This may sound obvious, but your goal is to make sure your reader understands your messages. Your messages should be clear and specific.  Sometimes they’ll include a call to action. Write in a conversational style and steer clear of jargon. Create a Jargon-Free Zone  Most people respond better to a human interest story than a lot of statistics.

Your messages should not say something like – We make a difference for at-risk students. Instead, say Our volunteer tutors help students boost their reading and math skills so they’ll have a better chance of getting into college.

Use language your donors will understand
Have someone outside your organization, a friend or family member, look at your messages. Something that’s clear to you may be confusing to others.

Stay consistent with a style guide
Continuing on the theme of consistency, I strongly recommend putting together a style guide. Create a Style Guide for Your Organization

Get everyone on the same page

When you’ve finished putting together your message platform, introduce it to the rest of your organization.  Check in periodically to make sure everyone stays on the same page.

Here is some more information help to you create a message platform.

Putting nonprofit key messages to work

Getting to Aha! The Nonprofit Marketer’s Top Challenge

Photo by David Dugdale –

Create a Jargon-Free Zone


Are your appeal letters, thank you letters, and newsletter articles laced with terms like at-risk youth, underserved communities, leverage, and impactful?  If you think your donors understand you when you use jargon like this, think again.

It’s easy enough to use these terms around the office. I think people use jargon because it’s an insider language, and it makes them feel like they’re “in the know” in their professional world.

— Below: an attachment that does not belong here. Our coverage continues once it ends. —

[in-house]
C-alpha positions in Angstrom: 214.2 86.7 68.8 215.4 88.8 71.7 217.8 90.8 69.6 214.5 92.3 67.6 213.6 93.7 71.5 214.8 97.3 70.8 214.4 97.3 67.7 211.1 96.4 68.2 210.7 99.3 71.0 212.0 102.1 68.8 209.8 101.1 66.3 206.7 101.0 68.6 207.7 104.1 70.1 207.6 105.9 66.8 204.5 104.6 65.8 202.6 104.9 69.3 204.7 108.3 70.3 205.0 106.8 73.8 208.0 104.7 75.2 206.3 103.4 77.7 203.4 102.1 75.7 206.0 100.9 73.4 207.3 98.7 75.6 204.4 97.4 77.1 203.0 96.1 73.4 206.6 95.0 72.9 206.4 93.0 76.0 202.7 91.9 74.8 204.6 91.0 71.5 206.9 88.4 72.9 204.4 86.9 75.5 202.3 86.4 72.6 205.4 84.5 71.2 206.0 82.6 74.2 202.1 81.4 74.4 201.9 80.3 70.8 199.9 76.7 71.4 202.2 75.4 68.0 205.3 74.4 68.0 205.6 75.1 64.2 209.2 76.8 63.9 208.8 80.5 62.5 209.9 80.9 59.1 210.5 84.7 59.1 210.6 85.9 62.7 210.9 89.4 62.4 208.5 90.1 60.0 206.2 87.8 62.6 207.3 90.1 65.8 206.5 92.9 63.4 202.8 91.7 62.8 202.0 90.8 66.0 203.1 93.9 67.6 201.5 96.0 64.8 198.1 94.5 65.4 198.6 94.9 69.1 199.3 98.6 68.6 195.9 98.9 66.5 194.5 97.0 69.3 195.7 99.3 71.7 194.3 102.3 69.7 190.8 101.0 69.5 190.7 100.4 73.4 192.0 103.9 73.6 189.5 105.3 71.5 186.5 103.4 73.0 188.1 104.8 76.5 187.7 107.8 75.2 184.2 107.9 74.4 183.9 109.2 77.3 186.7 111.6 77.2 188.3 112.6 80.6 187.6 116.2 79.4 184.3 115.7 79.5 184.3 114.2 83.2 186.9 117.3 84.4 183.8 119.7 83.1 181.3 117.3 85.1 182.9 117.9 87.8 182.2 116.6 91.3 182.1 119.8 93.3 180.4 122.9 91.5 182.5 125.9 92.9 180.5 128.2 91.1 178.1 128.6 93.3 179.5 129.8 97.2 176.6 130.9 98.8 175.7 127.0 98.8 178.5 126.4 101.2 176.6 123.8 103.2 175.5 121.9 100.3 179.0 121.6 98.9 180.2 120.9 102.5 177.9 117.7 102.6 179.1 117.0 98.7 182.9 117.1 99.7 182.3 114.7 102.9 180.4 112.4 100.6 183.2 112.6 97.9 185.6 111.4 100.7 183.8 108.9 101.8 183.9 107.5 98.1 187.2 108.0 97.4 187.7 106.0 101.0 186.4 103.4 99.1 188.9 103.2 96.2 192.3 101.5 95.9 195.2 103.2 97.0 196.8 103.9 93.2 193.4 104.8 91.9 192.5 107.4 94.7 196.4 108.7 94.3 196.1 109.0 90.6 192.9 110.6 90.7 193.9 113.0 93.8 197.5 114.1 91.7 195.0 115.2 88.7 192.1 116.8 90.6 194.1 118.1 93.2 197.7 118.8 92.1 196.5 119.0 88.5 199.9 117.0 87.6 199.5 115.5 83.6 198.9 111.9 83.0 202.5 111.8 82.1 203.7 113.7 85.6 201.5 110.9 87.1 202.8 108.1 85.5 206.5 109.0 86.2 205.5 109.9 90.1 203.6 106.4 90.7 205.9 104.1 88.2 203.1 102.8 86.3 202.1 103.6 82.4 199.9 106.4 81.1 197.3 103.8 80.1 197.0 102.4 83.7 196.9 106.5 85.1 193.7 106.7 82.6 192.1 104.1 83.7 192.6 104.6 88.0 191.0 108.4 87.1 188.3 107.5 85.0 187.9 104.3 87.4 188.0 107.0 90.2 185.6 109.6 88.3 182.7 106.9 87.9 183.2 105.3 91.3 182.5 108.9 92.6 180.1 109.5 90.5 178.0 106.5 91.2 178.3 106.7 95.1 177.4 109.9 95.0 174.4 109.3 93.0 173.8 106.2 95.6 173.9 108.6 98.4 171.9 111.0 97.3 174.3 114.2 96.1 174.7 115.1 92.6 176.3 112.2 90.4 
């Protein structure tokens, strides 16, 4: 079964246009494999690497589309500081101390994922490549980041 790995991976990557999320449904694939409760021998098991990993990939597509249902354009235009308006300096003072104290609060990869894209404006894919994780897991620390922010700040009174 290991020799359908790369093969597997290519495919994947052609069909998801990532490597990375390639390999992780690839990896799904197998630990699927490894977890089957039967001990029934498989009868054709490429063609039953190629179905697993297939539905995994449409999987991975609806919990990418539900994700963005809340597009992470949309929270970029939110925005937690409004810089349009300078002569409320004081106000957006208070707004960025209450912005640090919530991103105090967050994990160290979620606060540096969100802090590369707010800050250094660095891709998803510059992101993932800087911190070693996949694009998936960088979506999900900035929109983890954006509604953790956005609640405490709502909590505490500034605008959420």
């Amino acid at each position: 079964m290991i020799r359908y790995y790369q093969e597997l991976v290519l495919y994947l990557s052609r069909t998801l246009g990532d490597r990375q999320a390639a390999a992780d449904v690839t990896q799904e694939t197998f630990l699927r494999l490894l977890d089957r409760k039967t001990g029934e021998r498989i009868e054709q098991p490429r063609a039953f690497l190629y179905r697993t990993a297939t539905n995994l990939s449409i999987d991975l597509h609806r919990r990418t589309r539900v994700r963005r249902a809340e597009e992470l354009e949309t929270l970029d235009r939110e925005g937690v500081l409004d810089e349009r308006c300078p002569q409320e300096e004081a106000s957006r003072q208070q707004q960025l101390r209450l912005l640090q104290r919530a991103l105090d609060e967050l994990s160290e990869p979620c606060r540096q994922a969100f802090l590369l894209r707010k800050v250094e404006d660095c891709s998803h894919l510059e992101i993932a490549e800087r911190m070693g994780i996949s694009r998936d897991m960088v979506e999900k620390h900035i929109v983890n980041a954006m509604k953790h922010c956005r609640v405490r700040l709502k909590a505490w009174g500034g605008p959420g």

But the danger comes when jargon creeps outside of your insular community and into your donor communication.

People need to understand you to connect with you

We can get lazy and use jargon when we can’t think of anything fresh and original. The next time you write something for your organization, look it over to see if it contains words found in this link. Jargon Finder 

If it does, replace them with plain, but fresh language that your donors will understand. Garbl’s Plain English Writing Guide

Not all the words in the above links are jargon. Some are awkward or pompous words and phrases that you should also avoid.

Jargon fixes

Sometimes you need to give a little more information. For example instead of just using the term food insecurity, describe a situation where a single mother has to choose between buying groceries and paying the electric bill.

Let’s look at a few more of these problem terms and what you can say instead. You may use some of these terms internally and they might be in your mission statement, but try to limit them when you communicate with donors.

  •  At-risk means there’s a possibility something bad will happen. Instead of just saying at-risk students or youth, tell a story or give specific examples of something bad that could happen. Our tutoring program works with high school   students who are more likely to fail, be held back, and drop out of school.
  • Underserved means not receiving adequate help or services. Instead of saying we work with underserved communities, explain what types of services the residents don’t receive.  Maybe it’s healthcare, affordable housing, or decent preschool. Tell a story or give a specific example. Tammy isn’t able send her daughter Emma to a good preschool because there isn’t an affordable one nearby.